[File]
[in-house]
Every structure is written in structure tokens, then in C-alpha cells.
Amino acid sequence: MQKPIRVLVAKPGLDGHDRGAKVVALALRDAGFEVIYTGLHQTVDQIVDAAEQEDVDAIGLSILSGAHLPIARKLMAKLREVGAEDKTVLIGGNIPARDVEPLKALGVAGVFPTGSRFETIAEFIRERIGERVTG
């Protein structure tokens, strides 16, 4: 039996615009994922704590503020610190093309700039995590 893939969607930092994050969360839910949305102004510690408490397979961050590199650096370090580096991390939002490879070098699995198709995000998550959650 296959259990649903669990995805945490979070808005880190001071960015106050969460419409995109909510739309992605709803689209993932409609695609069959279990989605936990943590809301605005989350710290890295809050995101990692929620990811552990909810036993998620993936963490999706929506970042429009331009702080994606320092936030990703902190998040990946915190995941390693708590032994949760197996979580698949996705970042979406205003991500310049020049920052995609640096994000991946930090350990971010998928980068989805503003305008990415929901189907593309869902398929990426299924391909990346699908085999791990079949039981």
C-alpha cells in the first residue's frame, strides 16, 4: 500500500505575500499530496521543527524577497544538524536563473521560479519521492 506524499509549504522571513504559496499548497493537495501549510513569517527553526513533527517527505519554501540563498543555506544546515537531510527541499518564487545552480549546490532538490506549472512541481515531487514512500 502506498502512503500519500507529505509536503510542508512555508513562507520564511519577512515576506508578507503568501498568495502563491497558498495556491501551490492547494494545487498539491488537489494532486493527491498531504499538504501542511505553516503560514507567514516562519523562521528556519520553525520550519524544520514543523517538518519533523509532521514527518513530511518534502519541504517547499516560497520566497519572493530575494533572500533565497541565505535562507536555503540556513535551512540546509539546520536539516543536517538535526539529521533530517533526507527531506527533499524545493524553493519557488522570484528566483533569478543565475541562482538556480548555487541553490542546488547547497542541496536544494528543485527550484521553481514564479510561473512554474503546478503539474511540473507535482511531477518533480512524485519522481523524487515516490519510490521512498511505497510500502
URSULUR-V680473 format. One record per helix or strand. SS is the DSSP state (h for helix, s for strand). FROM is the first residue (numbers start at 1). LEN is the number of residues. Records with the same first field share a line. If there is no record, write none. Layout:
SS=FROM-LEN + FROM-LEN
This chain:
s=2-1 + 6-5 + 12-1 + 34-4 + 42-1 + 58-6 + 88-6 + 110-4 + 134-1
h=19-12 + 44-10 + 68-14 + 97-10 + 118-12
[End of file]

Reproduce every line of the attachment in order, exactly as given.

[in-house]
Every structure is written in structure tokens, then in C-alpha cells.
Amino acid sequence: MQKPIRVLVAKPGLDGHDRGAKVVALALRDAGFEVIYTGLHQTVDQIVDAAEQEDVDAIGLSILSGAHLPIARKLMAKLREVGAEDKTVLIGGNIPARDVEPLKALGVAGVFPTGSRFETIAEFIRERIGERVTG
């Protein structure tokens, strides 16, 4: 039996615009994922704590503020610190093309700039995590 893939969607930092994050969360839910949305102004510690408490397979961050590199650096370090580096991390939002490879070098699995198709995000998550959650 296959259990649903669990995805945490979070808005880190001071960015106050969460419409995109909510739309992605709803689209993932409609695609069959279990989605936990943590809301605005989350710290890295809050995101990692929620990811552990909810036993998620993936963490999706929506970042429009331009702080994606320092936030990703902190998040990946915190995941390693708590032994949760197996979580698949996705970042979406205003991500310049020049920052995609640096994000991946930090350990971010998928980068989805503003305008990415929901189907593309869902398929990426299924391909990346699908085999791990079949039981």
C-alpha cells in the first residue's frame, strides 16, 4: 500500500505575500499530496521543527524577497544538524536563473521560479519521492 506524499509549504522571513504559496499548497493537495501549510513569517527553526513533527517527505519554501540563498543555506544546515537531510527541499518564487545552480549546490532538490506549472512541481515531487514512500 502506498502512503500519500507529505509536503510542508512555508513562507520564511519577512515576506508578507503568501498568495502563491497558498495556491501551490492547494494545487498539491488537489494532486493527491498531504499538504501542511505553516503560514507567514516562519523562521528556519520553525520550519524544520514543523517538518519533523509532521514527518513530511518534502519541504517547499516560497520566497519572493530575494533572500533565497541565505535562507536555503540556513535551512540546509539546520536539516543536517538535526539529521533530517533526507527531506527533499524545493524553493519557488522570484528566483533569478543565475541562482538556480548555487541553490542546488547547497542541496536544494528543485527550484521553481514564479510561473512554474503546478503539474511540473507535482511531477518533480512524485519522481523524487515516490519510490521512498511505497510500502
URSULUR-V680473 format. One record per helix or strand. SS is the DSSP state (h for helix, s for strand). FROM is the first residue (numbers start at 1). LEN is the number of residues. Records with the same first field share a line. If there is no record, write none. Layout:
SS=FROM-LEN + FROM-LEN
This chain:
s=2-1 + 6-5 + 12-1 + 34-4 + 42-1 + 58-6 + 88-6 + 110-4 + 134-1
h=19-12 + 44-10 + 68-14 + 97-10 + 118-12